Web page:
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Took the Ride Like a Pro course two years ago courtesy of our IMRG. Not ashamed to say I dropped my RM twice. (push that envelope, brother!} No visible damage at all. @TigerGA ’s advice is excellent — garden hose around the engine guards if you’re really worried (nobody did that at our course). We also emptied our bags first (not really necessary unless they are heavily loaded but makes ya feel better). Other guys dumped their bikes, too — superficial scratches on engine guards was the worst I saw.
 

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I concur with the other posters and just want to add that most will drop their bikes at some point... Mines been dropped at least 4 times over the years and with the front & rear guards there is no visible damage to my bike... Unless you get down and look at my "crash bars". Slow speed maneuvers are the most difficult part of riding, so practice the techniques and decide what works best for you.

My main point is that, in my opinion, an occasional bike drop is certainly nothing to be worried about and if you have front and rear crash bars, you will not see any visible effects. Best thing you seem to have going for you is your willingness to admit you need to get better... That is the most important aspect of riding because it follows the principle of "Don't try and outride your skill set." So I personally never try to do 180 degree turns at slow speed in a tight area, even though I've completed the riders courses and those turns, I am not comfortable doing them and always find a alternative way to turn my bike around....

Life is Good, enjoy your ride!
 

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Taking the course, something I have not done yet, sounds like a good thing to do. I would consider taking time to put some miles on your bike before attending the course. There are probably good arguments for taking the course now and for waiting. However, understanding how your bike handles before you start to press the envelope seems like a reasonable approach. If you decide to wait, just understand your limits and ride accordingly. Good luck!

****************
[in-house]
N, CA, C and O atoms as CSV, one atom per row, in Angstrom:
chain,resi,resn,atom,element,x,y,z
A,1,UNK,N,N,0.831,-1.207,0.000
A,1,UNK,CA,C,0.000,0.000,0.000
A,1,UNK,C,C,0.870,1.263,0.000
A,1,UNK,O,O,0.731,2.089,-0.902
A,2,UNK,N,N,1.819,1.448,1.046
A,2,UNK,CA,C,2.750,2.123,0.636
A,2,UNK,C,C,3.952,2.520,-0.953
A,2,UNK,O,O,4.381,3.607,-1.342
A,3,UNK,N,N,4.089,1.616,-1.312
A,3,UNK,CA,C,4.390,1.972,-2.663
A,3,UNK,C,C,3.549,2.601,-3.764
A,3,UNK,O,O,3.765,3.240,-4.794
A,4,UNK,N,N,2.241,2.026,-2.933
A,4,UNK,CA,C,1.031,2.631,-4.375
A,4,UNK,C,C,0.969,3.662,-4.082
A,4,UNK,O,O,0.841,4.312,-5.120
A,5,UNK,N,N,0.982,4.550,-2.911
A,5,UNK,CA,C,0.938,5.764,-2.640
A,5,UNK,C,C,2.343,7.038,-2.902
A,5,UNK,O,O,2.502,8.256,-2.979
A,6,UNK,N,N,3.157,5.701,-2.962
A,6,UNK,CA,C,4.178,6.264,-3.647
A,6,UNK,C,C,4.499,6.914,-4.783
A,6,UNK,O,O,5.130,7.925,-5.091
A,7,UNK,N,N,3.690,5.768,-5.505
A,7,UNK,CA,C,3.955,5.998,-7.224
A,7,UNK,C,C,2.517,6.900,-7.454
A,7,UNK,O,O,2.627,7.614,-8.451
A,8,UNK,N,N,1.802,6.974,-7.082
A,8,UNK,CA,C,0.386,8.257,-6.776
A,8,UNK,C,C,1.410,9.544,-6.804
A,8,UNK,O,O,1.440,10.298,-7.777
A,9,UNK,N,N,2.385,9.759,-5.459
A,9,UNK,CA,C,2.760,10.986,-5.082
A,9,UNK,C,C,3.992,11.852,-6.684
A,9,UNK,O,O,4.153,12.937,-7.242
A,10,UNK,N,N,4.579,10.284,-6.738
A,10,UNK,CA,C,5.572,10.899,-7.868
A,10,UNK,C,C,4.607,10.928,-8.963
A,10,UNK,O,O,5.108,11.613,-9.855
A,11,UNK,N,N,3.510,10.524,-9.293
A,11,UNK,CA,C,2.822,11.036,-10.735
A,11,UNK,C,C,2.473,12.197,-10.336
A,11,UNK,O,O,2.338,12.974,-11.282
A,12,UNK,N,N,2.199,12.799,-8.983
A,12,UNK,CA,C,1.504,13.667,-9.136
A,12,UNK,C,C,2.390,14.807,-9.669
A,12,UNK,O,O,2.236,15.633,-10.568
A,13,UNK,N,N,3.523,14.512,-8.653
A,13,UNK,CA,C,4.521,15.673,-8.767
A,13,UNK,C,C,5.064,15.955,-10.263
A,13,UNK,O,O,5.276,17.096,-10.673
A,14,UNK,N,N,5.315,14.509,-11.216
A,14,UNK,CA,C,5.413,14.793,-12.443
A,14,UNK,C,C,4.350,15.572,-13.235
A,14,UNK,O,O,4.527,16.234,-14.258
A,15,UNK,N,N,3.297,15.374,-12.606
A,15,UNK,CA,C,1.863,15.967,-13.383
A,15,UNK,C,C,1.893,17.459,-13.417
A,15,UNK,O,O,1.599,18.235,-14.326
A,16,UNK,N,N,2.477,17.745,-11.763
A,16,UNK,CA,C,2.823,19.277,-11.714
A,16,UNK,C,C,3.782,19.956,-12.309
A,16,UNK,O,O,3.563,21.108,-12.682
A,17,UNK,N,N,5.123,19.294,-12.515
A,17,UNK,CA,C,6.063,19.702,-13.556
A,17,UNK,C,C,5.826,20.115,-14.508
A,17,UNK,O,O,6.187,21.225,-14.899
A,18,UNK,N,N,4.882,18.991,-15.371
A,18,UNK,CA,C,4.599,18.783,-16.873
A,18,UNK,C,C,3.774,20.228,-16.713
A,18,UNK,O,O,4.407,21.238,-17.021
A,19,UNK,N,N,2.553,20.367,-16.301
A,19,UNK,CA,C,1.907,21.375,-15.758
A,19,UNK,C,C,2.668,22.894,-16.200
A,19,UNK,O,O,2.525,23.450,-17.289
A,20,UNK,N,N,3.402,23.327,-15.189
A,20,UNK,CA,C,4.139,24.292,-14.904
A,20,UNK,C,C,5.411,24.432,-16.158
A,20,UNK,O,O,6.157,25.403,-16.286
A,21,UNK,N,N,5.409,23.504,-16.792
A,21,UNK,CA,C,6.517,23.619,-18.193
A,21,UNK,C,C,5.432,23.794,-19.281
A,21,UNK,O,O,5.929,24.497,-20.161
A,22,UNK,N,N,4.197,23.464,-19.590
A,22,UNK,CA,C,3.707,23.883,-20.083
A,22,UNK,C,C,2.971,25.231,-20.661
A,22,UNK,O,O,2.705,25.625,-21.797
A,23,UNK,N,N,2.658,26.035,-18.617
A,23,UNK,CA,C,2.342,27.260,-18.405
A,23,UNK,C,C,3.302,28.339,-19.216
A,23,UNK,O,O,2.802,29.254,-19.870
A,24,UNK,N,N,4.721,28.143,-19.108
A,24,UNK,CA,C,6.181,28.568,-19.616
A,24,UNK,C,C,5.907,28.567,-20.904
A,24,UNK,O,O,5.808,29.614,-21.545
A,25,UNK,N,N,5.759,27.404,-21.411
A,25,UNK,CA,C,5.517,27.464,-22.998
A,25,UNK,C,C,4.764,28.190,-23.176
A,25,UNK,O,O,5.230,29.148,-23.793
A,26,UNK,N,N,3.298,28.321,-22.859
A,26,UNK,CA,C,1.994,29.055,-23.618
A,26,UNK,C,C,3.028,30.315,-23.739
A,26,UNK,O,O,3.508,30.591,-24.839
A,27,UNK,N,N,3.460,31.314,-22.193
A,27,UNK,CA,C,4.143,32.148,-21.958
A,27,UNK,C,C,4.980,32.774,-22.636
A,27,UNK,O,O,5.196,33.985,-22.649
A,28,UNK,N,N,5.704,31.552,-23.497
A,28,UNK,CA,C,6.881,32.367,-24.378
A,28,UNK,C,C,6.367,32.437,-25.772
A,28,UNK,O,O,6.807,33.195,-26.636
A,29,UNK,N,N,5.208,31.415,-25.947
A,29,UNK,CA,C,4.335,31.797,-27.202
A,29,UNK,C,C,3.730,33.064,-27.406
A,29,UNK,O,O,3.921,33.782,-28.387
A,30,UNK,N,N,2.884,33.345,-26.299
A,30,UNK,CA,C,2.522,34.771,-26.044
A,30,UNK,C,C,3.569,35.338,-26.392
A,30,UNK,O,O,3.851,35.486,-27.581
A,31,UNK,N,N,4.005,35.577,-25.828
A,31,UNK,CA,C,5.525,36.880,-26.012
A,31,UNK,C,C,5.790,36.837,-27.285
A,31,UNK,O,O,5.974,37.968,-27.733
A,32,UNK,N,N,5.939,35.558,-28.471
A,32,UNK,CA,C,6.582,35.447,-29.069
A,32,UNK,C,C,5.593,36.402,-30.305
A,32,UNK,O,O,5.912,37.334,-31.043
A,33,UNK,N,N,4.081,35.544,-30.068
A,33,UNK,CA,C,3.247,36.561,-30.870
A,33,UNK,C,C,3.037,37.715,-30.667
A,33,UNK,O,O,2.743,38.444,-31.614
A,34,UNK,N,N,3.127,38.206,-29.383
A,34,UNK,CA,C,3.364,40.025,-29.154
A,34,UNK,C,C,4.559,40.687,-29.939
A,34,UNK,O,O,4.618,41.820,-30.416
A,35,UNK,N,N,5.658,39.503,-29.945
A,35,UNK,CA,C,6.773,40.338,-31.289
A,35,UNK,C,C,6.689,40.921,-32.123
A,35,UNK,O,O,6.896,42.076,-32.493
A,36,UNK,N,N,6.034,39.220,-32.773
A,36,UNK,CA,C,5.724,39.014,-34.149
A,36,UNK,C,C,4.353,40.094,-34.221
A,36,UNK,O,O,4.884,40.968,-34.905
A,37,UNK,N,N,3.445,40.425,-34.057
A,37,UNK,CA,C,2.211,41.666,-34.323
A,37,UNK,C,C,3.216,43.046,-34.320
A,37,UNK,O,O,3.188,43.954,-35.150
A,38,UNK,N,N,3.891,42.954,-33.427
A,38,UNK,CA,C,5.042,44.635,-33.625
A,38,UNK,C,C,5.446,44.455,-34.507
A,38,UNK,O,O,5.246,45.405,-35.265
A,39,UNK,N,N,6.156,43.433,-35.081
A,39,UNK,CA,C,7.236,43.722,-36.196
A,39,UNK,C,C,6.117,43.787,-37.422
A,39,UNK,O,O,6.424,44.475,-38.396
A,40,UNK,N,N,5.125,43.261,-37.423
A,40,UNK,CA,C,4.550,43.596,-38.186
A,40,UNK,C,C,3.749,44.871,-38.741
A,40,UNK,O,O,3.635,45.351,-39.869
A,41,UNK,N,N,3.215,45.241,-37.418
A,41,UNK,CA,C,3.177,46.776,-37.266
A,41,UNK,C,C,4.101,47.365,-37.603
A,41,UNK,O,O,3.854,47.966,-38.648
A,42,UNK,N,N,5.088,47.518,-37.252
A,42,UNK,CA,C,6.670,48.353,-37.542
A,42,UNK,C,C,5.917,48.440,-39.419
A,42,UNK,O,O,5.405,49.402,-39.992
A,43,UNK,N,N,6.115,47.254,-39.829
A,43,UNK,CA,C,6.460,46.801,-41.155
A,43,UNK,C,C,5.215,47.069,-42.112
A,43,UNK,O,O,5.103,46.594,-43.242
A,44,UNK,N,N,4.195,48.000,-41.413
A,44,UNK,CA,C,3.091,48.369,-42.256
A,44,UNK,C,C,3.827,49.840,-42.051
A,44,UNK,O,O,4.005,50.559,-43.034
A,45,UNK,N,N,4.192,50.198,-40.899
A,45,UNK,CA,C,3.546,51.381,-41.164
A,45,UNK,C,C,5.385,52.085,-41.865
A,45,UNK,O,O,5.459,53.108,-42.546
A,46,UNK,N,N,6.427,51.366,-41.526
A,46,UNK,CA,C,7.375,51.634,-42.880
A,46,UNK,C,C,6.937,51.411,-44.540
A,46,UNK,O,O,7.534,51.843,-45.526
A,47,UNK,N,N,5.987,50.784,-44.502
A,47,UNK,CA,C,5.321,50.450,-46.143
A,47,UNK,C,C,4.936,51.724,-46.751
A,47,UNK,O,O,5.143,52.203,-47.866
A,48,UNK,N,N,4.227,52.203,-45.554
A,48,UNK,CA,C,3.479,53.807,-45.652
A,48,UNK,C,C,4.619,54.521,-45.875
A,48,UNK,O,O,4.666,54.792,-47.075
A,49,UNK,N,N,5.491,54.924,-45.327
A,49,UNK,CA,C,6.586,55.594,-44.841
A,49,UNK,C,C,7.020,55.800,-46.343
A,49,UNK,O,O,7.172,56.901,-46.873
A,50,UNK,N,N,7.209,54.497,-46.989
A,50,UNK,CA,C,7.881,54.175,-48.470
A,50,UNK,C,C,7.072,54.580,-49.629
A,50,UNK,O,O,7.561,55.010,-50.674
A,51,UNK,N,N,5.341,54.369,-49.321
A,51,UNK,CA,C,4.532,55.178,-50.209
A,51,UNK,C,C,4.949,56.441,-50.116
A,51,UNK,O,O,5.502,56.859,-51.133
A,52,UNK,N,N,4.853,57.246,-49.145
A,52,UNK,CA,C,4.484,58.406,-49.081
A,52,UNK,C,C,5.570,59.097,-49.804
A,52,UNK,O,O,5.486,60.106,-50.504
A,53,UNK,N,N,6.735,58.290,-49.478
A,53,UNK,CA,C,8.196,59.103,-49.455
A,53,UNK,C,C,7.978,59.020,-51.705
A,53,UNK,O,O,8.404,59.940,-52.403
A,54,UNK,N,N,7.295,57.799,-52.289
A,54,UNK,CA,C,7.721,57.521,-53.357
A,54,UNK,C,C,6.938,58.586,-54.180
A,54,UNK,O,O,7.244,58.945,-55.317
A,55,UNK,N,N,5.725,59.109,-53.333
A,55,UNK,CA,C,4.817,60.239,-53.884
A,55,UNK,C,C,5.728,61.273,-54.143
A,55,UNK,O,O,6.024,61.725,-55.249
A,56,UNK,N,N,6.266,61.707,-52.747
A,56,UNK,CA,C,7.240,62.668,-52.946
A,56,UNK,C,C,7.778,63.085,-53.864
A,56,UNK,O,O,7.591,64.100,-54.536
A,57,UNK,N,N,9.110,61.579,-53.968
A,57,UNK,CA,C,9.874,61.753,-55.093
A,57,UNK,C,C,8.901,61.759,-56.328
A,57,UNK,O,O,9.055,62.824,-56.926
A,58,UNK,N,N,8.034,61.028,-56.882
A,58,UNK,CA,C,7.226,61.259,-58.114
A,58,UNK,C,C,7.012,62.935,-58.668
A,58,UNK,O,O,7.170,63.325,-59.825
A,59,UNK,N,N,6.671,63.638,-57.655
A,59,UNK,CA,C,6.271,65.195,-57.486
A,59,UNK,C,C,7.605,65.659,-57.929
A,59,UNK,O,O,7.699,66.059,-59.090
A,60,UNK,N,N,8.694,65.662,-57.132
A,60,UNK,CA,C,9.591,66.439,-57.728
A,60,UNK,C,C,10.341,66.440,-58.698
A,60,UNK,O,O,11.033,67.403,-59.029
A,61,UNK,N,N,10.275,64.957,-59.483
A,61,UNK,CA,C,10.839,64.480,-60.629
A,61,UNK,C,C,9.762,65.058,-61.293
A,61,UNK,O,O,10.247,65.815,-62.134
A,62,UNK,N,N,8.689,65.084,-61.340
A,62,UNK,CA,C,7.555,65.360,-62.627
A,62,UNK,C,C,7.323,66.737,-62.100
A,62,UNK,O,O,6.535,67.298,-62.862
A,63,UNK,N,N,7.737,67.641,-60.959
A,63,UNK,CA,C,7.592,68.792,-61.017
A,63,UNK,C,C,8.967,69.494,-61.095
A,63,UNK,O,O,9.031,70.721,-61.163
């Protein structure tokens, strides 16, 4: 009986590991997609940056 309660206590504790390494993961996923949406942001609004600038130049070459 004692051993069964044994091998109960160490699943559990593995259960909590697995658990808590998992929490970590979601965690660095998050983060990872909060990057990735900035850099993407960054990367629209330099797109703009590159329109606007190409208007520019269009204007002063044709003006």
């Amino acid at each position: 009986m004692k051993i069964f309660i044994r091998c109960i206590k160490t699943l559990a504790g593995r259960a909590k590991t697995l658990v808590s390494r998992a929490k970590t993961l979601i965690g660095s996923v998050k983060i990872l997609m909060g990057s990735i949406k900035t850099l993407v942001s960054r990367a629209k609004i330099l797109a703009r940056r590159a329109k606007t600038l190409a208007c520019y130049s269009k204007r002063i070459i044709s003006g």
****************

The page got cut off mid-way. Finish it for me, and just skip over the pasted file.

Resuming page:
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Hi guys:

Has anyone had taken the course or dropped the bike on a slow speed? if so, how bad it is to the bike? i have front and rear crashbars and im thinking on taking the hardbags to avoid scratching them in case i drop it.

What is your advice?

Thank you
At the risk of sounding like I don’t care about the bike, that bike is yours. If it gets a scratch its your scratch.

to learn to drive any vehicle or operate any piece of equipment you have to mentally assess what could go wrong doing something (like your first time parallel parking your parents car) - think of ways to avoid damage - and then before you actually do it, completely ignore your concern for the well being of the vehicle and do your best.